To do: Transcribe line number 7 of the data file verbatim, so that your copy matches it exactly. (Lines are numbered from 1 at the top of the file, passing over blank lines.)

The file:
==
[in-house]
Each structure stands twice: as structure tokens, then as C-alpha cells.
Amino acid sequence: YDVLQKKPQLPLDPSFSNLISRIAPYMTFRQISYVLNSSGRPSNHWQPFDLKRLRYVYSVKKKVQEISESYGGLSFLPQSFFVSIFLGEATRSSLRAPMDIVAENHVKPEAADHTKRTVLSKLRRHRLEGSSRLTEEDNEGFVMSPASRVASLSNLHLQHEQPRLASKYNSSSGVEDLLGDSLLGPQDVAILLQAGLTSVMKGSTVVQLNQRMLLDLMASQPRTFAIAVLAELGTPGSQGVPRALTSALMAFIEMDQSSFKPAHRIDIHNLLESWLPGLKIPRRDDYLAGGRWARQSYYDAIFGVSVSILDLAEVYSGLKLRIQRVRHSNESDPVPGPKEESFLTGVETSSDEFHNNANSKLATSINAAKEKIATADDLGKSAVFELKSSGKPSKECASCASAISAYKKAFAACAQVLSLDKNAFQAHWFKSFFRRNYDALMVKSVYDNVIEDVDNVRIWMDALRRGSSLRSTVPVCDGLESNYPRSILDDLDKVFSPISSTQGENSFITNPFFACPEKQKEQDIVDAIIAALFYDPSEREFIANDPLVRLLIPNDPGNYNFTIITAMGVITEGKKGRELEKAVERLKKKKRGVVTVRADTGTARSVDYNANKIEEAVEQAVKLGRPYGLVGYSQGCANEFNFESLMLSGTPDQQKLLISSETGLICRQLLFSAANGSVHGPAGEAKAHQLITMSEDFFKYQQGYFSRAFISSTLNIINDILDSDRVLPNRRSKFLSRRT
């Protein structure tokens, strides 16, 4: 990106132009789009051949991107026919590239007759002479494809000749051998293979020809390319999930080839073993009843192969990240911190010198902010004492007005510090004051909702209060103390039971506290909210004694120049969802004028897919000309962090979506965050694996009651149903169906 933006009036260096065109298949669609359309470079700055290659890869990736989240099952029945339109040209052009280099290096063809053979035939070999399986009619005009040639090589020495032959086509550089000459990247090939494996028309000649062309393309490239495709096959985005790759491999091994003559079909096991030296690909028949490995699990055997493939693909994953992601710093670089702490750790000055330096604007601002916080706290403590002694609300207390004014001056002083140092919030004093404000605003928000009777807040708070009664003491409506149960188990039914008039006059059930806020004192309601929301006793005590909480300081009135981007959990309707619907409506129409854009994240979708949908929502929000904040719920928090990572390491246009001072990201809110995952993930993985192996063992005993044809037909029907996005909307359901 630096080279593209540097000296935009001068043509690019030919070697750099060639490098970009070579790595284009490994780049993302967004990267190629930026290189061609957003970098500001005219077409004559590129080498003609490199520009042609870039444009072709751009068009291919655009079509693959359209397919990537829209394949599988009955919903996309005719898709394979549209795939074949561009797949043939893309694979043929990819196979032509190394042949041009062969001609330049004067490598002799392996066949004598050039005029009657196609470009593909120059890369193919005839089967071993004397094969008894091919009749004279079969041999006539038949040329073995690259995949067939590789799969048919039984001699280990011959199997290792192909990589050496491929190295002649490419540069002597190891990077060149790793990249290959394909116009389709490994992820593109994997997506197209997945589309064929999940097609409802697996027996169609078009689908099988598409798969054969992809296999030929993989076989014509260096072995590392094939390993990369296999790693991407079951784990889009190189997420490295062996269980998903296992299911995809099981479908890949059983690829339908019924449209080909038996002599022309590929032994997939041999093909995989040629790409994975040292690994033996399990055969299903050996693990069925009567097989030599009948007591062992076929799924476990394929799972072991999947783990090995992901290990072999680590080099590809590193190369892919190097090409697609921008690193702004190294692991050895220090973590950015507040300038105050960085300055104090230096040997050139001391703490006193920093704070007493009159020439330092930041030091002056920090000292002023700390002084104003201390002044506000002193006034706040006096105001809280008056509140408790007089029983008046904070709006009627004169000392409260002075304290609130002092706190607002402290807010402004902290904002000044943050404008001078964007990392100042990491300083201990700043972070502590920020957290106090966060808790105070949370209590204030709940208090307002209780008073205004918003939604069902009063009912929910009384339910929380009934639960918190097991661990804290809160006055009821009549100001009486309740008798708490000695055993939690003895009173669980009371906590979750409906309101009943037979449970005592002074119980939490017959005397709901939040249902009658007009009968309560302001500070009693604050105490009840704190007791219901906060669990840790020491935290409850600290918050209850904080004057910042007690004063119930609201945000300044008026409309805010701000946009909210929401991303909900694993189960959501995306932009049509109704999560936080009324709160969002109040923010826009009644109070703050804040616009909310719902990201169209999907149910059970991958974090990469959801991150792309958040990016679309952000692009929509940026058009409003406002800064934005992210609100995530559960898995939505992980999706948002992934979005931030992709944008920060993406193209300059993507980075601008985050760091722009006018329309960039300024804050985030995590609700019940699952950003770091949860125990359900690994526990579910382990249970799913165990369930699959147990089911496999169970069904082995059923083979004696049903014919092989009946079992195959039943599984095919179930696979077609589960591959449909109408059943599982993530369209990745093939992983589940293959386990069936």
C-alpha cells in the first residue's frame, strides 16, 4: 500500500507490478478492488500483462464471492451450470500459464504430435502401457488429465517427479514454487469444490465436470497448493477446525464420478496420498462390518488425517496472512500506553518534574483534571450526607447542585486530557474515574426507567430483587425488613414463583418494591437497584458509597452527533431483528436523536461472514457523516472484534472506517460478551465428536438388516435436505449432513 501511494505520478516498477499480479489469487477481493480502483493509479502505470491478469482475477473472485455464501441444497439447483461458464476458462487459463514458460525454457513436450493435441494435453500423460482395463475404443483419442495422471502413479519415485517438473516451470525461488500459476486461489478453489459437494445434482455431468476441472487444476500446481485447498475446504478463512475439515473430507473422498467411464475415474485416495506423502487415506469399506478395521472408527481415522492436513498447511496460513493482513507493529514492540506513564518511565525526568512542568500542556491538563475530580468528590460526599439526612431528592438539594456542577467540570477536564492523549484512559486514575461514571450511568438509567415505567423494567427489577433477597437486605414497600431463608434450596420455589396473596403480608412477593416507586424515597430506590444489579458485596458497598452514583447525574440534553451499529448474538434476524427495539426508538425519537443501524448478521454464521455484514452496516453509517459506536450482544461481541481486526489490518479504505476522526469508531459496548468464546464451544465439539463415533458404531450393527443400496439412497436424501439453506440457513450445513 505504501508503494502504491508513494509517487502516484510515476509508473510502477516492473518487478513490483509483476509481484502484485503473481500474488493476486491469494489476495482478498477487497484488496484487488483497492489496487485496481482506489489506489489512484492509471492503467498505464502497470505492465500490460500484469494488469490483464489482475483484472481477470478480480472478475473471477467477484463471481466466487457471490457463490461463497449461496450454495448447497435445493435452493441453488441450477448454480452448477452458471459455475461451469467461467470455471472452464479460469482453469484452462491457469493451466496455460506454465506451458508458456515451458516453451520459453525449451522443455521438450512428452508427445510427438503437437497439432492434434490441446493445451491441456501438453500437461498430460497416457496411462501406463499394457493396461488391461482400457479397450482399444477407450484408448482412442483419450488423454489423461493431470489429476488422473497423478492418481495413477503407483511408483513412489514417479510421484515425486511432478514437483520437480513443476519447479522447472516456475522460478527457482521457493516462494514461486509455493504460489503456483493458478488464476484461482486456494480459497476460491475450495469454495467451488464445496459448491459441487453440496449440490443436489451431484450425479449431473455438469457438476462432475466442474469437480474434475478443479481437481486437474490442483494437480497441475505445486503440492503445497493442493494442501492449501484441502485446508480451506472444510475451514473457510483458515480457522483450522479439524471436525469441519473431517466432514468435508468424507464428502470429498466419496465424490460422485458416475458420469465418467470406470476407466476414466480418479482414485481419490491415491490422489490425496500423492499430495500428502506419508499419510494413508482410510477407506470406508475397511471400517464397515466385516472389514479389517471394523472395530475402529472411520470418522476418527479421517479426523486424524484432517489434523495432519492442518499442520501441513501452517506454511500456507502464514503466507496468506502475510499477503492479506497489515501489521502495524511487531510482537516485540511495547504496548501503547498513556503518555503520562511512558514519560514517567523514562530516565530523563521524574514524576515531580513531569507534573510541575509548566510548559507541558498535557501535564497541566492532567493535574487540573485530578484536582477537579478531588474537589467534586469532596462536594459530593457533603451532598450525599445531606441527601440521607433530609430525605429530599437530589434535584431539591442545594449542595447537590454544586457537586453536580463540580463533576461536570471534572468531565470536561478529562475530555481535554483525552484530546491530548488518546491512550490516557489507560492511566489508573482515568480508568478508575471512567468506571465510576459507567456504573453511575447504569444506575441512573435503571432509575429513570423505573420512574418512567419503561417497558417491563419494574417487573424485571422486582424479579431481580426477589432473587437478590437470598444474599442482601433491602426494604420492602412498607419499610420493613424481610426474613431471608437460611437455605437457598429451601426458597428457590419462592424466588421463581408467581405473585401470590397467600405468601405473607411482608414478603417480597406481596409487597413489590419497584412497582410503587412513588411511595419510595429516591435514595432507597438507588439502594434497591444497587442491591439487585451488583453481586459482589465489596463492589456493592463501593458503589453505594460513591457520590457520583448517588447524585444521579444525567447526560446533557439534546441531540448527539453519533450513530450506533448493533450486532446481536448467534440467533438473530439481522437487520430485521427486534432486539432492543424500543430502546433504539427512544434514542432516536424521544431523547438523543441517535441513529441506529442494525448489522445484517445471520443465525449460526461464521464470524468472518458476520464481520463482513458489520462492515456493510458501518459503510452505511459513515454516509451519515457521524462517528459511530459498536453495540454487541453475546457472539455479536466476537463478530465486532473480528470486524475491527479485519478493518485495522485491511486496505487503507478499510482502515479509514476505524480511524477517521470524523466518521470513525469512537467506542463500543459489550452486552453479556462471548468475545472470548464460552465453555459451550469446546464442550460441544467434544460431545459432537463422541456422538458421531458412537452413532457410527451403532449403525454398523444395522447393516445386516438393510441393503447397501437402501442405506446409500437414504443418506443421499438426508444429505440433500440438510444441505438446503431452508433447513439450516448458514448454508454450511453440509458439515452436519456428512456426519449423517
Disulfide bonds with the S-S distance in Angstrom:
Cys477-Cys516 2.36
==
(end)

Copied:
Cys477-Cys516 2.36